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Arthritis and physical activity

Arthritis is a term given to a group of conditions that cause pain, stiffness and swelling in a joint.

There are many types of arthritis, including:

  • osteoarthritis - worsening joint disease
  • rheumatoid arthritis - inflammation in the joints
  • infectious arthritis - arthritis from an infection
  • juvenile arthritis - arthritis in those aged 16 or younger

How physical activity can help

Physical activity can help make it easier for you to do everyday activities.

It can:

  • reduce stiffness and pain
  • increase your flexibility
  • strengthen the muscles around your joints
  • improve your overall fitness, energy levels and sense of wellbeing

Regular physical activity will:

  • increase bone strength, reducing your risk of developing osteoporosis
  • help you reach and maintain a healthy weight
  • improve your balance, posture and coordination
  • reduce your risk of other chronic diseases such as heart disease, cancer, diabetes

How much activity people with arthritis should do

To get the most benefits, you should be physically active at a moderate intensity for at least 30 minutes a day on 5 days a week (or 150 minutes).

What is moderate-intensity activity?

You will know an activity is moderate intensity when:

  • your heart rate is raised
  • you're breathing faster but still able to carry on a conversation
  • you're sweating slightly
  • you're feeling warmer

Try to also include balance, flexibility and muscle strengthening activity on 2 days of the week.

Getting started

If you are not regularly active, start with 10 minutes of exercise every day. Start slowly and listen to your body. You can gradually increase the amount of time you are active.

Talk to your GP or physiotherapist before getting started.

You will have some joint discomfort when you start getting active. But if you are in pain or feel discomfort for 2 hours or more after an activity, you may need to change your activity plan.

Other signs of overdoing it are:

  • feeling very tired all the time
  • a joint becoming less mobile
  • increased joint swelling
  • continuing pain

If you are in pain and have difficulty moving your knees and hips, try:

  • water-based activities such as swimming
  • low-impact activities such as gardening or walking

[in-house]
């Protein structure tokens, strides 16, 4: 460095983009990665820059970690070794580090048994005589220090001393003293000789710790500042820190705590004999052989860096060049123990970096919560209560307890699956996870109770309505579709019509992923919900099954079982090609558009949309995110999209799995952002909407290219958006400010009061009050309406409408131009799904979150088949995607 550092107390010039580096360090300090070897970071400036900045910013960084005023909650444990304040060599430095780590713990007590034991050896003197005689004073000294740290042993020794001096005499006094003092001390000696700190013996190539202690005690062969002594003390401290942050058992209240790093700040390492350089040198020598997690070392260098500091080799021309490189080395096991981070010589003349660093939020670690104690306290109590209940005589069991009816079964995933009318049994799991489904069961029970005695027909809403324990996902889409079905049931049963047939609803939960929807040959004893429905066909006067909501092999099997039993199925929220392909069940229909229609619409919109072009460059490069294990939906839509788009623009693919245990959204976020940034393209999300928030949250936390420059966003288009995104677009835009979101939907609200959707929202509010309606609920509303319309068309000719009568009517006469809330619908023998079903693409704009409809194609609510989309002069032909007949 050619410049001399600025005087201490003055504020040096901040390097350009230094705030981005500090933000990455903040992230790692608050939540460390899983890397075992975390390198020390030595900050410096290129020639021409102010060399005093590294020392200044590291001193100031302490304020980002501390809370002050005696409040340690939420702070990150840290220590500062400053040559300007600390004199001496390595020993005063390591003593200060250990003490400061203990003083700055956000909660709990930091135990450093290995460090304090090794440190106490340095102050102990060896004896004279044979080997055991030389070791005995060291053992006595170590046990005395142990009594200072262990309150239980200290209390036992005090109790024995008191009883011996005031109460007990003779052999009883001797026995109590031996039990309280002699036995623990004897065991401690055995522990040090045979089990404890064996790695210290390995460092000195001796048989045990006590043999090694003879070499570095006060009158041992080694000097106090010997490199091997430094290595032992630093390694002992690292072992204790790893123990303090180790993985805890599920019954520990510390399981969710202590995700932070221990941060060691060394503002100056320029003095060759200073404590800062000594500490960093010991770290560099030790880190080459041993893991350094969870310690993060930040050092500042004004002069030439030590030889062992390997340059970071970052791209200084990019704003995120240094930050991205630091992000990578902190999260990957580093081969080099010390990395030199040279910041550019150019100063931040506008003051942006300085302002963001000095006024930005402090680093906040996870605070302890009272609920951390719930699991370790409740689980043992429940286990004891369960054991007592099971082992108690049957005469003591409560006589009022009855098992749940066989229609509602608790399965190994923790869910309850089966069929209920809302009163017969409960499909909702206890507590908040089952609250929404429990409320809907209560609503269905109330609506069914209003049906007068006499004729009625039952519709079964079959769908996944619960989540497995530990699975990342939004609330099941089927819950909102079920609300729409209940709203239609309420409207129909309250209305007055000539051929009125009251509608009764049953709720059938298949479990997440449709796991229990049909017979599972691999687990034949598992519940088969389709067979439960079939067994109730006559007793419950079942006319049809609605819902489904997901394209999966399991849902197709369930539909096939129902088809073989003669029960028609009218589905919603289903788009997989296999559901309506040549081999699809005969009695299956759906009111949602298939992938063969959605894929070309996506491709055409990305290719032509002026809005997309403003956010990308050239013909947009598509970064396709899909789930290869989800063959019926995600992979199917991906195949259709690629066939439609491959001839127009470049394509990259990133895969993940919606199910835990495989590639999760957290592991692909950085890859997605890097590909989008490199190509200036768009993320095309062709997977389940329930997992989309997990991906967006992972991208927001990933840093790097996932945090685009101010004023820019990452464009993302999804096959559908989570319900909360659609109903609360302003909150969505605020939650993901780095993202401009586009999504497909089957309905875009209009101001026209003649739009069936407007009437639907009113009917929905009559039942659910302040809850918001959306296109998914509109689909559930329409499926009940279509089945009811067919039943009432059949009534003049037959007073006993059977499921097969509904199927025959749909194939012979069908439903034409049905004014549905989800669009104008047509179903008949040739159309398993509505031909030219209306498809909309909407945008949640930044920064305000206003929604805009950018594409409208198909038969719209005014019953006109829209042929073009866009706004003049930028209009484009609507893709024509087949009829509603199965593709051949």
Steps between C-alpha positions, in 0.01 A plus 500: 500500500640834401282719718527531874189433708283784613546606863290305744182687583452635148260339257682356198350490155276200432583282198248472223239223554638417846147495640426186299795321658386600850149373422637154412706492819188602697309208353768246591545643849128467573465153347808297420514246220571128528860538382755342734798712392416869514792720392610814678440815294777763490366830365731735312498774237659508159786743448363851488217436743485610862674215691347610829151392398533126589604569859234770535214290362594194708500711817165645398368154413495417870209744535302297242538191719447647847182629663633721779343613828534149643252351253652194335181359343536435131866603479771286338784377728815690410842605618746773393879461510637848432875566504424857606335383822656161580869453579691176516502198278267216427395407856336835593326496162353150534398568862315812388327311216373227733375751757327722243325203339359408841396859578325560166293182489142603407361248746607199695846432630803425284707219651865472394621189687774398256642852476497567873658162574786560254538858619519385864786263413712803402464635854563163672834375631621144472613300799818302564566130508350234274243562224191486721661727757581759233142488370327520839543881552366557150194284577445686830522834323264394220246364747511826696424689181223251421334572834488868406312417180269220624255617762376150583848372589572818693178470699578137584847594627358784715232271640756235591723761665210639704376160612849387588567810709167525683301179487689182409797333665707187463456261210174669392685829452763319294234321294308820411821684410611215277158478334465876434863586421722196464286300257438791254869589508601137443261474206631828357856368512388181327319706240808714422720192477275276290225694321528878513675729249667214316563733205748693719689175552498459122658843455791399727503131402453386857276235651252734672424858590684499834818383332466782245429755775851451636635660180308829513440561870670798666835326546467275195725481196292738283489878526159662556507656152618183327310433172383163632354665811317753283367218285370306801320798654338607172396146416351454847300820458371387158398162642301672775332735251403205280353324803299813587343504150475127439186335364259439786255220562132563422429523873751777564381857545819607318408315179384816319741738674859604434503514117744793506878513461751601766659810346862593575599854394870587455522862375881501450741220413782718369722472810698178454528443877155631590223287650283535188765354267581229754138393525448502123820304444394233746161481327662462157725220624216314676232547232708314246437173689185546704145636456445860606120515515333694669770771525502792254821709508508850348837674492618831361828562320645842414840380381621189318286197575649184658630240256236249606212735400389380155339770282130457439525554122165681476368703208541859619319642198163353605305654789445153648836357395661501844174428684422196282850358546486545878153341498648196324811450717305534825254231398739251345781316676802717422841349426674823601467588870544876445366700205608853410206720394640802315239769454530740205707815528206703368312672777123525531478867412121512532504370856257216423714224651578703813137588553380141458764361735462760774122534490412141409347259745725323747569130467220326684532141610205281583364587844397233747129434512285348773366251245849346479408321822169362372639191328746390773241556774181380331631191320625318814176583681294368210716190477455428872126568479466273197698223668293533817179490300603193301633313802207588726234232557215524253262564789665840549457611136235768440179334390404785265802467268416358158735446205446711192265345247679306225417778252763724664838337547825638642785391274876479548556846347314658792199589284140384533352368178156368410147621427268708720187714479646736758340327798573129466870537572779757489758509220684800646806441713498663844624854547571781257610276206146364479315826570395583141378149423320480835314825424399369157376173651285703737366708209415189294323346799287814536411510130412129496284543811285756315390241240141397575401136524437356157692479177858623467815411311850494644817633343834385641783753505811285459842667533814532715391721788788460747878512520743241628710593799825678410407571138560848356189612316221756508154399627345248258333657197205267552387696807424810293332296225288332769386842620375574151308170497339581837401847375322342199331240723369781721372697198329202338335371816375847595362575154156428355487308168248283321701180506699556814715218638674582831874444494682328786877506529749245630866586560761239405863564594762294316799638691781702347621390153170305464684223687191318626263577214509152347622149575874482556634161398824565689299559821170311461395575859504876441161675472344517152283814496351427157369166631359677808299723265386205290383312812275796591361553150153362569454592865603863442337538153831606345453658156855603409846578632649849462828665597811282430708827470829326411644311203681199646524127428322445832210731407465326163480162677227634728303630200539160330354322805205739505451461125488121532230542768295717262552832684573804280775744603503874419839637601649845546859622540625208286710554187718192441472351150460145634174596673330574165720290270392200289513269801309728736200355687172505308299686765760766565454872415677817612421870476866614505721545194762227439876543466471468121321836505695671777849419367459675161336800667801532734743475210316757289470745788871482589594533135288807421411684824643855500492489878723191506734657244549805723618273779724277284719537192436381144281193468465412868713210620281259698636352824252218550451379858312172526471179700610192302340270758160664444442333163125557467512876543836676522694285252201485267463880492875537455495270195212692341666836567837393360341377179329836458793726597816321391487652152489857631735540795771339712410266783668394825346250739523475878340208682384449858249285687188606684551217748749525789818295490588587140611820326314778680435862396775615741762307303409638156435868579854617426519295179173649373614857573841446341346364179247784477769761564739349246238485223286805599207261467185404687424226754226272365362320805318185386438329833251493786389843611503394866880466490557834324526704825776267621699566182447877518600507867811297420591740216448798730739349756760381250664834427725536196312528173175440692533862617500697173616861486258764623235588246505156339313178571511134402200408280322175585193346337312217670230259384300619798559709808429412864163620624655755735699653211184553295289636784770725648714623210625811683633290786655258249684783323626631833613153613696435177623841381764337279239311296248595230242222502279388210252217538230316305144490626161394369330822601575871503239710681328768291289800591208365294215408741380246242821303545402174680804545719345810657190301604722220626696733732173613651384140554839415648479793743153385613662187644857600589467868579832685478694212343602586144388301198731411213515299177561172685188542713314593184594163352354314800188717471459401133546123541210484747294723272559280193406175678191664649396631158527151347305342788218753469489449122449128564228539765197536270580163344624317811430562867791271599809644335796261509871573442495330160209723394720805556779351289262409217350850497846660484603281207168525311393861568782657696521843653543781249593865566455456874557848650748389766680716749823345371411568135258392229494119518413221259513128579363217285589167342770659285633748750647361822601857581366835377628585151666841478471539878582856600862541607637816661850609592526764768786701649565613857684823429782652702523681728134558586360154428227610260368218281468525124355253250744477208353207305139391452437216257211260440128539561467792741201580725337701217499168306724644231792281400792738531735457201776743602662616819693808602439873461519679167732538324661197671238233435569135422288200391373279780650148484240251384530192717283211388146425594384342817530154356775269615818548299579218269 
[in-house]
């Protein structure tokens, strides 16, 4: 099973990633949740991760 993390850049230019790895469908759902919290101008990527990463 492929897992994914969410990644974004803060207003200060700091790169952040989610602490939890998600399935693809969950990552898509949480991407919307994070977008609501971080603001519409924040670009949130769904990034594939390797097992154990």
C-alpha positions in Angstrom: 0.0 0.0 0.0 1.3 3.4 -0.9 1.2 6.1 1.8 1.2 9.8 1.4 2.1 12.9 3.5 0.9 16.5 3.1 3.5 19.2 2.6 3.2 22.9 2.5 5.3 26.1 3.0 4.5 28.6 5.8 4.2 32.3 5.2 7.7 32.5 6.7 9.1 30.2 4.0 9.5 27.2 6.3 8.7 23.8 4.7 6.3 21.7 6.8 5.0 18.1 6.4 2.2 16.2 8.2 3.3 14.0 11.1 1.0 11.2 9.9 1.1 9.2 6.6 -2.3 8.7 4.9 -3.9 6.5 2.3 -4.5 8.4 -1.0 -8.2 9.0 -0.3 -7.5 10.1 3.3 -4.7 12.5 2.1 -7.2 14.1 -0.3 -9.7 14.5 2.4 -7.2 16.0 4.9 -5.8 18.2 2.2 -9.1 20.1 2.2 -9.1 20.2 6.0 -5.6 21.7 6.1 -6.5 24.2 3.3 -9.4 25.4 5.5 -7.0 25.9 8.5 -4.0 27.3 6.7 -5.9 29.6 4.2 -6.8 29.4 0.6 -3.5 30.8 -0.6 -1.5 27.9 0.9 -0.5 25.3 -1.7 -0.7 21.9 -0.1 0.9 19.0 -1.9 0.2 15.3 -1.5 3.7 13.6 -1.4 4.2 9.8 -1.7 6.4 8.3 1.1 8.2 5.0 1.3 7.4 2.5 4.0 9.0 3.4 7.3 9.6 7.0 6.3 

Avoid vigorous activity during a flare-up, but keep active. A flare-up is when your symptoms become worse. You can continue low-impact activities such as walking. When the flare-up eases, gradually build your physical activity levels up again.

HSE exercise videos

Try some of these home exercise videos. They have been designed by HSE physiotherapists for people with chronic conditions, including arthritis.

10-minute exercise videos on YouTube:

45-minute exercise videos on YouTube:

Choosing a physical activity

The best type of physical activity you can do is a combination of exercises that help your:

  • flexibility
  • muscle strength
  • aerobic fitness

To improve your overall fitness, try an activity such as:

  • walking
  • cycling
  • swimming
  • water walking
  • aqua aerobics

Physical activity with arthritis - arthritisireland.ie

Flexibility exercises for arthritis

Many people with arthritis have joint stiffness that makes daily tasks difficult. Doing daily flexibility exercises helps you maintain your range of motion.

To improve your flexibility, try yoga, Tai Chi or Pilates. If you are seeing a physiotherapist, they may give you a flexibility exercise to do.

Flexibility exercises

Strength exercises for arthritis

To strengthen your muscles, try using weights and resistance bands. The type of strengthening exercises you do will depend on which joints are affected and how severe your arthritis is.

Always check with your GP or physiotherapist before starting a new strength programme.

You can also try climbing stairs and carrying shopping. Try to include these in your activity plan 2 to 3 times a week, leaving a break in between days.

Strength exercises

Balance exercises for arthritis

Balance exercises such as walking backwards, standing on 1 foot, and Tai Chi are important if are at a risk of falling or have trouble walking. Do balance exercises 3 days per week if you are at risk of falling. 

Balance exercises

Page last reviewed: 30 January 2023
Next review due: 30 January 2026